Thursday, September 30, 2021

home electric blog index (new)

Ongoing series since 2014 about managing my home energy.
Click any picture to enlarge. Use BACK to get to this new index.
A work in progress. Comments welcome.

home electric progress
home electric progress 2
home electric progress 3
home electric progress 4
mcmaster study
flexplan/blueline/energycloud/plotwatt update
the base load
my typical electrical day summer
my typical electrical day winter
my typical electrical day winter 2
measurement and control
measurement 2
major appliances
infrared camera
exposing my dishwasher energy hog
more on time of use electricity
more TOU and dishwasher continued
water heater
water heater inhibit to save peak time of use cost
the old water heater
the new water heater
water heater update
heating degree days
heating degree days 2
heat 2
heat 3
heat 4 - the new furnace
chimney cap
superinsulating my refrigerator
insulated refrigerator freezer result negative?
insulated refrigerator freezer 2
EnerGuide refrigerator test specifications
refrigerator 4
refrigerator 5
refrigerator 6
freezer 2
freezer 3
dehumidifier 2
the ontario grid - ieso and sme
efficient workshop lighting 2
clothes dryer heat recovery

Thank you for your interest.
George Plhak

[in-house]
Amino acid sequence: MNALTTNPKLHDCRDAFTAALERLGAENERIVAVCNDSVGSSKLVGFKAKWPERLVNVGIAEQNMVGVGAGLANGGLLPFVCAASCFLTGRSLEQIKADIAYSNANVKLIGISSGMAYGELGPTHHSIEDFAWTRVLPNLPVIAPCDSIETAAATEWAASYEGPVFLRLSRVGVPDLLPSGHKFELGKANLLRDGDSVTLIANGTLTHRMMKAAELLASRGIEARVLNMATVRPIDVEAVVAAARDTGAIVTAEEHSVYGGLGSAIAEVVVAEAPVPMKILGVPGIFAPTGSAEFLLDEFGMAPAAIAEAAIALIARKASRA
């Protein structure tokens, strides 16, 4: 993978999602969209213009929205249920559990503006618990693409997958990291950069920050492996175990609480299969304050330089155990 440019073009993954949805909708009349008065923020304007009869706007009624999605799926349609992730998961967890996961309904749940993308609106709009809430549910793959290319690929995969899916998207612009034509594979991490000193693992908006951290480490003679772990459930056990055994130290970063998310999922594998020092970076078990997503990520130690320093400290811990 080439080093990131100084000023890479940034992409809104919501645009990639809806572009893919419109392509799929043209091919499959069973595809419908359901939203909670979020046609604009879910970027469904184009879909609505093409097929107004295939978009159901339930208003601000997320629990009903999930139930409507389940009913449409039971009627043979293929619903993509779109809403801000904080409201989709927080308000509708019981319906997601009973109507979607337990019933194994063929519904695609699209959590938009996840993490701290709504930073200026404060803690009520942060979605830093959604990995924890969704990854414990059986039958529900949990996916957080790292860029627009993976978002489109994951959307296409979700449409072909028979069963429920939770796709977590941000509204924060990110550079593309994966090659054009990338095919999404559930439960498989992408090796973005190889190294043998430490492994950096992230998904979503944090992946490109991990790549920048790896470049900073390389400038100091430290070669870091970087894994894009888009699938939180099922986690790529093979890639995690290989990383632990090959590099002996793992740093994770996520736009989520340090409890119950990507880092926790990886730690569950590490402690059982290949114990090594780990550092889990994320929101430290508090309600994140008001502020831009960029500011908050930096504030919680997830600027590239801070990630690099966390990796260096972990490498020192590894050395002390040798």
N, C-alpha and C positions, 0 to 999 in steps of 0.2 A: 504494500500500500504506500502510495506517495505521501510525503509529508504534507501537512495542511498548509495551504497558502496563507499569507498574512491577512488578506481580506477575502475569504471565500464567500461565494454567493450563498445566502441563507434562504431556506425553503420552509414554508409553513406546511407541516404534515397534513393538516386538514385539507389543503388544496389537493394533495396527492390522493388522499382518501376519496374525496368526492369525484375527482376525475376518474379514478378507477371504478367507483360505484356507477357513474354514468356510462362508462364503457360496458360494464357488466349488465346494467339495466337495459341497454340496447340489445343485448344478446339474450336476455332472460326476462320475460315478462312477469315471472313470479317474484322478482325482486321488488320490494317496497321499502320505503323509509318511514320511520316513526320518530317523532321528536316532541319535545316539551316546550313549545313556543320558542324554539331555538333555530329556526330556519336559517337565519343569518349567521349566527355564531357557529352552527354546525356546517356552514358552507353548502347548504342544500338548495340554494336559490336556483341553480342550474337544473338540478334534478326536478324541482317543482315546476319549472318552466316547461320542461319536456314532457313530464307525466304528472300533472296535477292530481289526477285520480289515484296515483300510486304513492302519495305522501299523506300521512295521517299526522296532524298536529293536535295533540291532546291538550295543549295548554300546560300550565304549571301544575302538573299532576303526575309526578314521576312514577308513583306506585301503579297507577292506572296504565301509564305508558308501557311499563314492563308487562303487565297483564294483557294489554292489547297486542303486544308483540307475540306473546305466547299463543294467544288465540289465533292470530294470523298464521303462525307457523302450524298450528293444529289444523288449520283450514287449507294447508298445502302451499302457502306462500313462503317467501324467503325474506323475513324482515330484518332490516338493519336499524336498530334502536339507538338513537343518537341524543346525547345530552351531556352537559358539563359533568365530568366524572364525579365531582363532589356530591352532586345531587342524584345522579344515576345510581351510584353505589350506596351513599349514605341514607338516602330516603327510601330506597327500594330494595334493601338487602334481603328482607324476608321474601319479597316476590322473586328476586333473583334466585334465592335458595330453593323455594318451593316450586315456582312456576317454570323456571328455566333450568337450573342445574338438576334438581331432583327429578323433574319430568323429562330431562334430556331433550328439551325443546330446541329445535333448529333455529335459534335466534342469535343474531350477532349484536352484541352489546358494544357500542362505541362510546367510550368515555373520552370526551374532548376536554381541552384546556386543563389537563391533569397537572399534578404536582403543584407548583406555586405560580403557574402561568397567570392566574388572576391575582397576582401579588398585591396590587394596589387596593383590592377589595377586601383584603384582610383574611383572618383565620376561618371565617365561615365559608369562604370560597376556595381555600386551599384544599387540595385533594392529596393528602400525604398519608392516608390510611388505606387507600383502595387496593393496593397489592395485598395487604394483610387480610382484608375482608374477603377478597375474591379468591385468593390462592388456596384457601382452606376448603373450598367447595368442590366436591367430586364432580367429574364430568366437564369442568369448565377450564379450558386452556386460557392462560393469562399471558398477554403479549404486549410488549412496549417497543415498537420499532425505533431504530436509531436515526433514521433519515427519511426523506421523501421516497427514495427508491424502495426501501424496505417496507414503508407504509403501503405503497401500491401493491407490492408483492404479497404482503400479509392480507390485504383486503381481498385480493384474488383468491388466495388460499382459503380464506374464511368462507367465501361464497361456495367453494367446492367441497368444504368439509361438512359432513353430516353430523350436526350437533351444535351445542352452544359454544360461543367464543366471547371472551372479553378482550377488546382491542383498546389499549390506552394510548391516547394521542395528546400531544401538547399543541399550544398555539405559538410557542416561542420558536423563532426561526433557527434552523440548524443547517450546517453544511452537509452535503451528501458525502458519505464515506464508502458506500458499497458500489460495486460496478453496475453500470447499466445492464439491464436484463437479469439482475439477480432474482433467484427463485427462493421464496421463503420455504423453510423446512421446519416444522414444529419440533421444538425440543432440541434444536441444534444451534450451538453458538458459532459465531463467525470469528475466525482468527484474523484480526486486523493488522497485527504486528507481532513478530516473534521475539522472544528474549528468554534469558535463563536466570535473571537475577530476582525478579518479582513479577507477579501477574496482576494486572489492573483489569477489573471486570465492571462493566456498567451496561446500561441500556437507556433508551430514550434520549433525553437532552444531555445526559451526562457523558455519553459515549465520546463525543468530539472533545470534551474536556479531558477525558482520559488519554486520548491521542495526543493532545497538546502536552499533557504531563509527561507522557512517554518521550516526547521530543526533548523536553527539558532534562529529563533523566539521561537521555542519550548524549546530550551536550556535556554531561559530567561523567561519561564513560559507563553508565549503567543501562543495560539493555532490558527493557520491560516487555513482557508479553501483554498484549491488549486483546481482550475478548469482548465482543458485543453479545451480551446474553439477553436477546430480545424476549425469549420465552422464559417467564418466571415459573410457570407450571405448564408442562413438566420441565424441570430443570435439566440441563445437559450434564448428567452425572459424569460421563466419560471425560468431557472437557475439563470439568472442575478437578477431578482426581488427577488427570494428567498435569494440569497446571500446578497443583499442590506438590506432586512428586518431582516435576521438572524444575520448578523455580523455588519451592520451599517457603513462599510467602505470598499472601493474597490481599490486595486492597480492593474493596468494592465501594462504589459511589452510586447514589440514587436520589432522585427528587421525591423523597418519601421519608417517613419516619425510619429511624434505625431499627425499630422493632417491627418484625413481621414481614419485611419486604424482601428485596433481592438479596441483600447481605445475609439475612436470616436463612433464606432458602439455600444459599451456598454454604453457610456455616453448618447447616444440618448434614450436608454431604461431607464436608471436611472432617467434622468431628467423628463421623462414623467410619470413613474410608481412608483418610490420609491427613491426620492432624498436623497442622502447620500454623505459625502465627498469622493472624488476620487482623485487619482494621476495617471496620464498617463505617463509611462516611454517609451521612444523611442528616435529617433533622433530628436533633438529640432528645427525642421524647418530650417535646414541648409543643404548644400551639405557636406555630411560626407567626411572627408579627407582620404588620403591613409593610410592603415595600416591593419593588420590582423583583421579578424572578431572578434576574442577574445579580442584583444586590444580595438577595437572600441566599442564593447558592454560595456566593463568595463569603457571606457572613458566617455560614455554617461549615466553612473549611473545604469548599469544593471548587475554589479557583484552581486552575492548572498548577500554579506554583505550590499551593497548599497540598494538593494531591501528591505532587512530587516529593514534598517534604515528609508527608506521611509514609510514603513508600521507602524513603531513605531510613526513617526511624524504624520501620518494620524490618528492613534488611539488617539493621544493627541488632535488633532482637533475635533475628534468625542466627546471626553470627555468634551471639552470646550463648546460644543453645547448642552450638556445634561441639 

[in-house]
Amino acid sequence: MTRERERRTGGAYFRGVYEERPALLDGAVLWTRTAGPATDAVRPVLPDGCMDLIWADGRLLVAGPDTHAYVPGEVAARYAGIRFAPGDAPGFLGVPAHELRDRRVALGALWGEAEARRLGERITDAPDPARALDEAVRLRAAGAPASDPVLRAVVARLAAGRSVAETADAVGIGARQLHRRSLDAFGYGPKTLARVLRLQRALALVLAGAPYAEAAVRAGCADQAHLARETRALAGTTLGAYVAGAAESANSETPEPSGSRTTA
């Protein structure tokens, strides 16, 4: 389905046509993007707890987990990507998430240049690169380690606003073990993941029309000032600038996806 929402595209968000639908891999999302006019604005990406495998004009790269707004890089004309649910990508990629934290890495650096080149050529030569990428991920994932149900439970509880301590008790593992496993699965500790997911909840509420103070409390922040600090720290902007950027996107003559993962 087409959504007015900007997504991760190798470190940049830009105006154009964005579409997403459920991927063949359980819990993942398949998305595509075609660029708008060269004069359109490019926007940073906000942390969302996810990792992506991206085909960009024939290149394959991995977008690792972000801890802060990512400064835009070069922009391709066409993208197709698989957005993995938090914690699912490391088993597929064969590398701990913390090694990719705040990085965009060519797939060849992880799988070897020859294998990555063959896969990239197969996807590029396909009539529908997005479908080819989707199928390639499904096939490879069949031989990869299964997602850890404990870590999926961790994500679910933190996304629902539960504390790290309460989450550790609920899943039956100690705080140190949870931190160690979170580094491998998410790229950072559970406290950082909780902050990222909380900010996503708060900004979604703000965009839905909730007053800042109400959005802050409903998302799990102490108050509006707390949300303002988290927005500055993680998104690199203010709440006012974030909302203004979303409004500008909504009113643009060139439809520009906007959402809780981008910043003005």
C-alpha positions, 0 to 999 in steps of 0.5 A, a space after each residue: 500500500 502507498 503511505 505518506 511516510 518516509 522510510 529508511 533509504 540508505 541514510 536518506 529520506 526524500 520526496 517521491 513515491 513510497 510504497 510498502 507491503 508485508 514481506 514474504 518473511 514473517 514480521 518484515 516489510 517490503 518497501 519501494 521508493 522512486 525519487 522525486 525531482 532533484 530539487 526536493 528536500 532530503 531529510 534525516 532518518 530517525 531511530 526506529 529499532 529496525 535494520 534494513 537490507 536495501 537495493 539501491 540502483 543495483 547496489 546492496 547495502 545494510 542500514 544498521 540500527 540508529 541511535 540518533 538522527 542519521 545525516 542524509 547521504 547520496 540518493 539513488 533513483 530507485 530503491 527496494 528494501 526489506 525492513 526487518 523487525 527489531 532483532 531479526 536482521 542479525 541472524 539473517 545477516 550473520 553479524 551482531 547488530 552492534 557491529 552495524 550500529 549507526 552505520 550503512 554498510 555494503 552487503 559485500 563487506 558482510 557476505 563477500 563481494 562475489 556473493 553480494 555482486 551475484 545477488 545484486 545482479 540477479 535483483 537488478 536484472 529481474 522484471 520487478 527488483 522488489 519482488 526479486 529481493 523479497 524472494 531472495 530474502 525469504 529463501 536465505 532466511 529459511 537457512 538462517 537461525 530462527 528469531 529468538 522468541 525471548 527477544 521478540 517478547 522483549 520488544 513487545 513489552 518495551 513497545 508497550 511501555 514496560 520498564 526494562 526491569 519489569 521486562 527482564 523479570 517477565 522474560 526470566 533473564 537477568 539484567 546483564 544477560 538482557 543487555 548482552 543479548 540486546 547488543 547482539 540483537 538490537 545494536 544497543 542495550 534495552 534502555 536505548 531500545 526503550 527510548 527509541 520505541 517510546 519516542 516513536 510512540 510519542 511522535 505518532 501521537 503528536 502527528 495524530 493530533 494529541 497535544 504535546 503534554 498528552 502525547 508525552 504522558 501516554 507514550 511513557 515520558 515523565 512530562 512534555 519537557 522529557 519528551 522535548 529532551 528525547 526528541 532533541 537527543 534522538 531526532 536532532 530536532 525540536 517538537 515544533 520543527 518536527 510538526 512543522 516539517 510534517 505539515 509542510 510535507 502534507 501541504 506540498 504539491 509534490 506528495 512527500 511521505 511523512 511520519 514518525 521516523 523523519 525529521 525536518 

Lions Head, Ontario, Canada

Monday, September 20, 2021

chimney cap

INDEX to the series


Capping my old chimney will hopefully reduce my home energy use.

This chimney has not been required since the old oil burning furnace was removed.

Covered with a tin roof and screen, the old chimney was essentially an open tube from the roof down into my basement.

Although closed off at the bottom, this steel lined pipe was open at the top allowing convective flow from the top of the tube all the way down through the brick chimney core. In other words, some of my expensive heated air was rising out the chimney. Cold air was replacing it by sinking down to the lowest level of the house, right through the center of the house, without much insulation around it.

About stack effect.

The new propane furnace installed three years ago vents through the wall of the basement so this chimney is no longer required. In a major renovation, a chimney like this might be removed entirely from the building and covered over at the roof line but that is not in the plan.

So the next best thing seemed to be cutting the airflow at the top in a permanent waterproof manner. I finally got around to this job three years late. I hate working on my roof.

Above was the top of the chimney showing the 7 inch diameter stainless steel liner and the old chimney cap. That was a pretty large opening into my house!

I used a cutting disk in a grinder to cut through the steel level with the stone and discarded the cap.

On the level surface I laid a bead of mortar then set the patio stone onto the chimney.

Once the mortar had cured, I added a layer of fibre glass tape and roof sealer to the joint.


Thank you for your interest.

George Plhak
Lions Head, Ontario, Canada

INDEX to the series